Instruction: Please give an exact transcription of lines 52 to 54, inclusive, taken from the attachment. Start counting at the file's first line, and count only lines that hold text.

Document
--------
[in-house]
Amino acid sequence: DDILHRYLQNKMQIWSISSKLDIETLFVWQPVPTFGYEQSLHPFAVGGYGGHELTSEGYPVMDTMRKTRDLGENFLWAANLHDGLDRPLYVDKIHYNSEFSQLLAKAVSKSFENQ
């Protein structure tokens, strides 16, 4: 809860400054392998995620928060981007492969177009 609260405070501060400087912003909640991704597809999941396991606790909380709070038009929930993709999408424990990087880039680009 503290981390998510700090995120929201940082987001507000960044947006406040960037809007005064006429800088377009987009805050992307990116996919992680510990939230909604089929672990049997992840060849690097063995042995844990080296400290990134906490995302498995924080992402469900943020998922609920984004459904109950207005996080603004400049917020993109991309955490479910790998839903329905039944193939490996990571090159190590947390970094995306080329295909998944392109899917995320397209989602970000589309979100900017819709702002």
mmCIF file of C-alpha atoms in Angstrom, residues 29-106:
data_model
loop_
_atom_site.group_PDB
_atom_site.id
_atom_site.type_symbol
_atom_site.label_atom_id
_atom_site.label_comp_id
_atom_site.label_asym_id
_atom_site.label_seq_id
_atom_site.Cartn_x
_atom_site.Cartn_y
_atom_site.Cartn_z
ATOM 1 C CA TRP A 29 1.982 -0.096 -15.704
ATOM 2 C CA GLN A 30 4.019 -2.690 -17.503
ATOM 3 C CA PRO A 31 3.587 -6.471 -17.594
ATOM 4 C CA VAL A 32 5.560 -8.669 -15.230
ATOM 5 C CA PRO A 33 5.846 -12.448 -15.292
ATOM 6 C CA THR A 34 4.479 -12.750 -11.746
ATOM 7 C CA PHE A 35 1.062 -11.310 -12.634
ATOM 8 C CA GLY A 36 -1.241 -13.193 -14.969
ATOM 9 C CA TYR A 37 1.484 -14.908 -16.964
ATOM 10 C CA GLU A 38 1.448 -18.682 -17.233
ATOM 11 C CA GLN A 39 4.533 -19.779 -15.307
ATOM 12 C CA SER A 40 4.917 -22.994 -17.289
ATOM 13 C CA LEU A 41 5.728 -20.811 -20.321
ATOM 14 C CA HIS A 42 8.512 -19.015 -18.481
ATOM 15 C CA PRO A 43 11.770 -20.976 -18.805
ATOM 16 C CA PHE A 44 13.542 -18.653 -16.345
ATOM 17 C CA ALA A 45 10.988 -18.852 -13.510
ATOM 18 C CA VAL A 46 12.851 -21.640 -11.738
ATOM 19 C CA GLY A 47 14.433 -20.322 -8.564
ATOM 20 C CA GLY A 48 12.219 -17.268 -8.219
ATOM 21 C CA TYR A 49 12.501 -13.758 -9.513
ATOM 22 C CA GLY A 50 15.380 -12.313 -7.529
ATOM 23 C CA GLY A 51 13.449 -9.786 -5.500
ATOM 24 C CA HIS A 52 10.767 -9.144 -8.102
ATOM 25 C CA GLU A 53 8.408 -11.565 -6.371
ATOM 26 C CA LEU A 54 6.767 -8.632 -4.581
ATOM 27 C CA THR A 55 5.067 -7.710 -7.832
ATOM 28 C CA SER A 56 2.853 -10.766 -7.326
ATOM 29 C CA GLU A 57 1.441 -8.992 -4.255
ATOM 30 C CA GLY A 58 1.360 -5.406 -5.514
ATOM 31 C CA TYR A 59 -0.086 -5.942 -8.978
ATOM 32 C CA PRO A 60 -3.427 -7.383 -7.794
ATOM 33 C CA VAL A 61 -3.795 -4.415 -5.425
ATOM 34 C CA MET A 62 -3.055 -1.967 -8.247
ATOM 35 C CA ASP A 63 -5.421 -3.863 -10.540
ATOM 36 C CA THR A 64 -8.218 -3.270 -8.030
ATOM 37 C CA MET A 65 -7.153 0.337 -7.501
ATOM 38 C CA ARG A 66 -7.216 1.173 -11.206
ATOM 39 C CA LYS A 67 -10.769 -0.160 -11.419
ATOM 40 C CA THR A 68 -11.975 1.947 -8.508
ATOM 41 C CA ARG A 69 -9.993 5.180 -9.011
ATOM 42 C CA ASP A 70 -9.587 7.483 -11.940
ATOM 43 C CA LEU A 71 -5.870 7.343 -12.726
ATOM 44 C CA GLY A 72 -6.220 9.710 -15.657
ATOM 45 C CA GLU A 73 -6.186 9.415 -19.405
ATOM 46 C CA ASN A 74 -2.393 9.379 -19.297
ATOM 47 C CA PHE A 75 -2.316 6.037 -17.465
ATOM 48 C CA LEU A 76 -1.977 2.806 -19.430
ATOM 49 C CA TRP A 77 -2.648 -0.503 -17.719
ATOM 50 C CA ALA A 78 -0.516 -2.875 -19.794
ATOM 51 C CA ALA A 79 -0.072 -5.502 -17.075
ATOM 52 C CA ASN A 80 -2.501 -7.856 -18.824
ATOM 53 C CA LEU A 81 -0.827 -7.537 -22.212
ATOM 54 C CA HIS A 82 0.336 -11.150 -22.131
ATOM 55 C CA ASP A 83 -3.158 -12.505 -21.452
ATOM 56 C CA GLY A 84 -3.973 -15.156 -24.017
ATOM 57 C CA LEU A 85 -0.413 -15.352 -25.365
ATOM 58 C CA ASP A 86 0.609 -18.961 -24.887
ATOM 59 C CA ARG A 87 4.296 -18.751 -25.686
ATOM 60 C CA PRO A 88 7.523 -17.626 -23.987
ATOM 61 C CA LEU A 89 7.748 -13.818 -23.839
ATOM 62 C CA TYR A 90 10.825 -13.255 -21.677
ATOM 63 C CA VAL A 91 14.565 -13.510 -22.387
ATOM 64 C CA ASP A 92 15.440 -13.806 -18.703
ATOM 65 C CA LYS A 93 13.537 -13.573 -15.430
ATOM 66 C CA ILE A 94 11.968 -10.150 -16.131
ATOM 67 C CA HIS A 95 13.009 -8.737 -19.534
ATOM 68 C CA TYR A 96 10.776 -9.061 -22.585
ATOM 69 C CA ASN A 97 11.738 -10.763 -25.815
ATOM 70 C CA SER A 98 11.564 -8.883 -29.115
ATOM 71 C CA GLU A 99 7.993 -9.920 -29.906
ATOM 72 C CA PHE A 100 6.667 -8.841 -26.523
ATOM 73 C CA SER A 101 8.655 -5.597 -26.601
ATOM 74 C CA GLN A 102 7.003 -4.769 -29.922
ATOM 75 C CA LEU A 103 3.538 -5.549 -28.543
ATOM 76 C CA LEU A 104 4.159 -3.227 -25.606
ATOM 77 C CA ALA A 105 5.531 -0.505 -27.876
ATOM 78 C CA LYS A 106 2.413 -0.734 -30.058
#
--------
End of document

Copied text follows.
ATOM 36 C CA THR A 64 -8.218 -3.270 -8.030
ATOM 37 C CA MET A 65 -7.153 0.337 -7.501
ATOM 38 C CA ARG A 66 -7.216 1.173 -11.206